(pp. 96-105)
      Awam Amkpa

      Days before carnival in inner-city communities in Britain, huge sound systems make their distinctive musical pronouncements in street corners and various housing projects or estates. Calypso, reggae, ragamuffin, jungle, hiphop, ska, and other forms of music inscribed with a determined desire for conditions ofbeing, becoming,andbelongingto various imaginations and constructions ofhomedominate the energies of the revelers. For these people, the celebratory cultural activities and constant hegemonic reminder ofnot belonging, not being at home,and destitution evoke a counterspirit of relentless assertiveness of their presence through music and dance. Apart from diverse auditory tropes, aromas...

    • Hybridity and Other Poems
      (pp. 106-111)
      Shani Mootoo

      Point of convergence

      Union of way back then, back home and home

      Where I depend neither on memory or desire

      Where I am neither mendhi, baigan, or steelpan

      Nor

      Mindless of these

      Seamless juncture

      As in mulligatawny that cooks long and slow

      Neither Jeera, cardamom, hurdi, nor clove

      stand alone

      Hybridity

      As in: “offspring of tame sow and wild boar

      Child of freeman and slave”*

      Some concoction, some new stew or callallaoo

      Spotted variegated deformed crude new

      Calcottawarima

      Persimangorangegrapear

      Pomeracappleplummecythere

      Gorakpurcarapachaimavancouverlaromainottawa

      Coconutcashewpeachskookumuckalapaninaananaani

      Where neither Nepalese great-grandmother

      Mother,lover, nor government can define I

      Nor

      am I

      Mindless of these

      Hardi aloo...

    • The Autoethnographic Performance: Reading Richard Fung’s Queer Hybridity
      (pp. 112-130)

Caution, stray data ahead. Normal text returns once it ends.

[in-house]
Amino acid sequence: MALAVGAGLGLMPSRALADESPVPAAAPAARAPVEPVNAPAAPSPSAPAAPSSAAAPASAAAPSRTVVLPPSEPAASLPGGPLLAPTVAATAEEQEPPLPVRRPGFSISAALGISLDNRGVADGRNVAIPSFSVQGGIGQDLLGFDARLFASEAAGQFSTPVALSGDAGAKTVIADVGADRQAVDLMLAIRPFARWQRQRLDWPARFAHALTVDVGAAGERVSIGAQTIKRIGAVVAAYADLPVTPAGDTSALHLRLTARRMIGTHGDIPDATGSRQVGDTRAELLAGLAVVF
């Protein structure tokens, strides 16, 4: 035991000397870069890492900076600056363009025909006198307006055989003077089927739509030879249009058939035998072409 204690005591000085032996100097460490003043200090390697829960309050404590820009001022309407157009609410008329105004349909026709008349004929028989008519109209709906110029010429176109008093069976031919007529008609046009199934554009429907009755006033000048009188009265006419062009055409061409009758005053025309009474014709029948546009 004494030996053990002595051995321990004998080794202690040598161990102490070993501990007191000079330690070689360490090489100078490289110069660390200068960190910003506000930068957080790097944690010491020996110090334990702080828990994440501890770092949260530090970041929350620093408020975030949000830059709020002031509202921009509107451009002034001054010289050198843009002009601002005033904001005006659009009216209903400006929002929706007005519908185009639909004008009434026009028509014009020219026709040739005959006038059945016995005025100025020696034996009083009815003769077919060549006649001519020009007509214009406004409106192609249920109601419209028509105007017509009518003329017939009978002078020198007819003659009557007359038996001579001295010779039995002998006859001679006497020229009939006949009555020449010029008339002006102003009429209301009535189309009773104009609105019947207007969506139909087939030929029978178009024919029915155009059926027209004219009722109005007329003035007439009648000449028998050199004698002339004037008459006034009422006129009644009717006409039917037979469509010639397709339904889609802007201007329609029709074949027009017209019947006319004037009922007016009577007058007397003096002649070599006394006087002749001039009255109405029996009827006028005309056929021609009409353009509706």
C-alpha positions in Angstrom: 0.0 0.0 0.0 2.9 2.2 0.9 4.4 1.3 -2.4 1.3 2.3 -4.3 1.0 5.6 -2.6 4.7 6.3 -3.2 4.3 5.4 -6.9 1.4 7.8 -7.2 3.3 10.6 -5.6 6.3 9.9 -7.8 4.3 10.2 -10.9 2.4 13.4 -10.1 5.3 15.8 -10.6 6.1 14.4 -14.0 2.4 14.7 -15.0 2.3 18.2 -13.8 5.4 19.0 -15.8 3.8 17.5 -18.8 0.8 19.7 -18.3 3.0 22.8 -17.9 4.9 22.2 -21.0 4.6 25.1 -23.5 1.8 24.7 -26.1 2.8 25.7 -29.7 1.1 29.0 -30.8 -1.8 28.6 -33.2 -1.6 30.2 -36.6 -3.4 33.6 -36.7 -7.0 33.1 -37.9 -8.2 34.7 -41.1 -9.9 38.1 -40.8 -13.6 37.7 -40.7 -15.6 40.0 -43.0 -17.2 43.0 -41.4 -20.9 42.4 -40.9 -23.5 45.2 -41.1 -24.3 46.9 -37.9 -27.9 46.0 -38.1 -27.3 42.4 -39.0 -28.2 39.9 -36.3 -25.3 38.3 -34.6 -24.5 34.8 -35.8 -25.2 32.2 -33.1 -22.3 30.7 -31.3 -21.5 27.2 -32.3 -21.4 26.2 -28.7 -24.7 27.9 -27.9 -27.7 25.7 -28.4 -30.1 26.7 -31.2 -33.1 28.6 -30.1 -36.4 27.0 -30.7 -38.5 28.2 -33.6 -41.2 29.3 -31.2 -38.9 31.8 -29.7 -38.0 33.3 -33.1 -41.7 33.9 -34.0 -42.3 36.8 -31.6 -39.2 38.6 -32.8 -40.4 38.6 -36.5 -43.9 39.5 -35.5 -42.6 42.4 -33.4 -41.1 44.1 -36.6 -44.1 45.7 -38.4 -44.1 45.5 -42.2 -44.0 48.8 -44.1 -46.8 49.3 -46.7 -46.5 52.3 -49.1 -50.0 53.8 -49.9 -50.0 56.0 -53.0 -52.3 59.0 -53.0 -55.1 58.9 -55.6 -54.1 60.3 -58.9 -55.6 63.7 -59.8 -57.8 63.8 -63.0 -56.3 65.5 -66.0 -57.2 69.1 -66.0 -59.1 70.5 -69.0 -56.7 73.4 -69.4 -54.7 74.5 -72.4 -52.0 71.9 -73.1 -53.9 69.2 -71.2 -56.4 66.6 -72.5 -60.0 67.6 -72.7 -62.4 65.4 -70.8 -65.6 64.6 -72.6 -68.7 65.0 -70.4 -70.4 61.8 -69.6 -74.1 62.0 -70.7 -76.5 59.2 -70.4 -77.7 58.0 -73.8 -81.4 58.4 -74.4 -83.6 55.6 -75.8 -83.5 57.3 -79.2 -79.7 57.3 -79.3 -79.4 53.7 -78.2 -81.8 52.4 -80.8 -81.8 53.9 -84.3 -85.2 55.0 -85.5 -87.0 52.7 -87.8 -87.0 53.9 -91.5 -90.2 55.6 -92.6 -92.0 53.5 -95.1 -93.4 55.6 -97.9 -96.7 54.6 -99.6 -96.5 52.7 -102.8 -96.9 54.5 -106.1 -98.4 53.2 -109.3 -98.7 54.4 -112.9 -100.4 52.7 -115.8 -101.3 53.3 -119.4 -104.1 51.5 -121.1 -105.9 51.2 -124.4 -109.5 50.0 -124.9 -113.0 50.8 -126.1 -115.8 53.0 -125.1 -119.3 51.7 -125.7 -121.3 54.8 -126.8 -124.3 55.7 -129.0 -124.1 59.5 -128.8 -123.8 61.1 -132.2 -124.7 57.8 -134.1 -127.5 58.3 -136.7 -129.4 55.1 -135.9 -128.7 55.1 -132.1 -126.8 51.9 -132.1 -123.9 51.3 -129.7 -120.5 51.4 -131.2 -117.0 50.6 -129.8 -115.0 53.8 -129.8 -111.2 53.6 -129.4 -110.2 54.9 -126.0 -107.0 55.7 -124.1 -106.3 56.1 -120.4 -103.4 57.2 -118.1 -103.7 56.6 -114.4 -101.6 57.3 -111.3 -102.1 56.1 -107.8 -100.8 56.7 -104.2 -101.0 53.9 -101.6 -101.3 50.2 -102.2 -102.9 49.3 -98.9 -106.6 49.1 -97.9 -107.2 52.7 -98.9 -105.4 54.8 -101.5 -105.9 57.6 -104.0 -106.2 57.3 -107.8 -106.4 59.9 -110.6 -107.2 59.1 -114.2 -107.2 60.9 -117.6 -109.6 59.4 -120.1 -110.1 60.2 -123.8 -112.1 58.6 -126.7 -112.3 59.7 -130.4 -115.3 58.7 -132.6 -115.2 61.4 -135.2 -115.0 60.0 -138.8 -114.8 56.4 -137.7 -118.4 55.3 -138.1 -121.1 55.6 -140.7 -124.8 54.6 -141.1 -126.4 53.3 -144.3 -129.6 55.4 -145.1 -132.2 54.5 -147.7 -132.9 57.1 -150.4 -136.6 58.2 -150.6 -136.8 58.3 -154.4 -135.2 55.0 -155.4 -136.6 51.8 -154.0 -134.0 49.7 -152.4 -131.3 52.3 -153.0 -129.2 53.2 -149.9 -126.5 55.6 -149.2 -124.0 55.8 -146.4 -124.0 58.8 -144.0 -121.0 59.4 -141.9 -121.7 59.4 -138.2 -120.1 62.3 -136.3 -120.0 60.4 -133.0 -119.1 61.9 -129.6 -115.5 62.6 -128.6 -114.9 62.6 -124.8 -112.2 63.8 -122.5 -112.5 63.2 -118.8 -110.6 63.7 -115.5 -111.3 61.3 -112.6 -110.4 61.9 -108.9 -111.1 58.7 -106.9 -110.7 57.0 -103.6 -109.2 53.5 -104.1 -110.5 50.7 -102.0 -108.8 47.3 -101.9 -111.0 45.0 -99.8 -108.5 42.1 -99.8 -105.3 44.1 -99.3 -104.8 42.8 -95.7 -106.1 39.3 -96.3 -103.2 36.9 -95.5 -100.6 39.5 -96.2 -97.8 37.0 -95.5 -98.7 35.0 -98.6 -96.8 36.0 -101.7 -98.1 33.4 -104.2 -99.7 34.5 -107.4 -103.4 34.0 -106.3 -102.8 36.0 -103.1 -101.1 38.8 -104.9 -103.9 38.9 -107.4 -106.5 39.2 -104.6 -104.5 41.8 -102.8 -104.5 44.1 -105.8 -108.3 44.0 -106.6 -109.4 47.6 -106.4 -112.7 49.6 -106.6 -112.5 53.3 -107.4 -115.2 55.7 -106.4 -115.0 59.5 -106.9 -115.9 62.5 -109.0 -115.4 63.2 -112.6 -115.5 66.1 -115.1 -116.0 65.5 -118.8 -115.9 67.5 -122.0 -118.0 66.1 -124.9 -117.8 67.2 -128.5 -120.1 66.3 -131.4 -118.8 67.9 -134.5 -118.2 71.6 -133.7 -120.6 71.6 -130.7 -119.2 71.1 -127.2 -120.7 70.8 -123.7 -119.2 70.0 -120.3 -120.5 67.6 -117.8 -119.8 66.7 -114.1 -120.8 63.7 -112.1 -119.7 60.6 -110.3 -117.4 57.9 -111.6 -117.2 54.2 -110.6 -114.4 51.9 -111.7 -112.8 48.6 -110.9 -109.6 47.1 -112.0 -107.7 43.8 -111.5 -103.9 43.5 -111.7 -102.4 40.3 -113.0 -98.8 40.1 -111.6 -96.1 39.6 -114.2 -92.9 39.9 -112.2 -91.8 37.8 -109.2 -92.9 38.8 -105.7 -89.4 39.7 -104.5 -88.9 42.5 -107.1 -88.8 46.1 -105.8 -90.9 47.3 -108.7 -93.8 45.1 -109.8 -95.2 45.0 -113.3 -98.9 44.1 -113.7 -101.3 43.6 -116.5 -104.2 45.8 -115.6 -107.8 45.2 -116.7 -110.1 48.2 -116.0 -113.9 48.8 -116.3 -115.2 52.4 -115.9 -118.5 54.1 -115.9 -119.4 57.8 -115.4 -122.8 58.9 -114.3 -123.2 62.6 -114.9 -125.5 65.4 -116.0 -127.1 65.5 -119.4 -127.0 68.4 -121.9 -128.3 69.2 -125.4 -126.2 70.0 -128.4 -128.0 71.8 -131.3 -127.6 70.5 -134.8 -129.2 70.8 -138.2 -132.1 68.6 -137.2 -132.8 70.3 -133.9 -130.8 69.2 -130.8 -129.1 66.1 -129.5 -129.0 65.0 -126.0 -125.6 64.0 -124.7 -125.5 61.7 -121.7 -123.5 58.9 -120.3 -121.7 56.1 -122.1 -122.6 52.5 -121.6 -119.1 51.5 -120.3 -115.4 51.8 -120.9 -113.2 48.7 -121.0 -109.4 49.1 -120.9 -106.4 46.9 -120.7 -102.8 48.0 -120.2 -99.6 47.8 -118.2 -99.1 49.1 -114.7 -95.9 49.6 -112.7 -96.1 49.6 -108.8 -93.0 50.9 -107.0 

José Esteban Muñoz

      Are queens born or made? The royal visit sequence of Richard Fung’sMy Mother’s Place(1991) undoes the “either/or” bind that such a question produces. A sequence from the film’s beginning narrates the moment when the pasty specter of a monarch born to the throne helps to formulate an entirely different type of queen. A flickering sound and image connotes an 8mm camera, the technology used before the advent of amateur video cameras. A long black car leads a procession as schoolchildren, mostly black girls and boys wearing white or light blue uniforms, look on. At the center of the...

    • Taboo Memories and Diasporic Visions: Columbus, Palestine, and Arab-Jews
      (pp. 131-156)
      Ella Shohat

      Dr. Solomon Schechter [Cambridge expert in Hebrew documents a century ago] agreed to look at them, but chiefly out of politeness, tor he was still skeptical about the value of the “Egyptian fragments.” But it so happened that he was taken completely by surprise. One of the documents immediately caught his interest, and next morning, after examining . . . he realized that he had stumbled upon a sensational discovery. . . . the discovery has so excited Schechter that he had already begun thinking of traveling to Cairo to acquire whatever remained of the documents. . . . Schechter...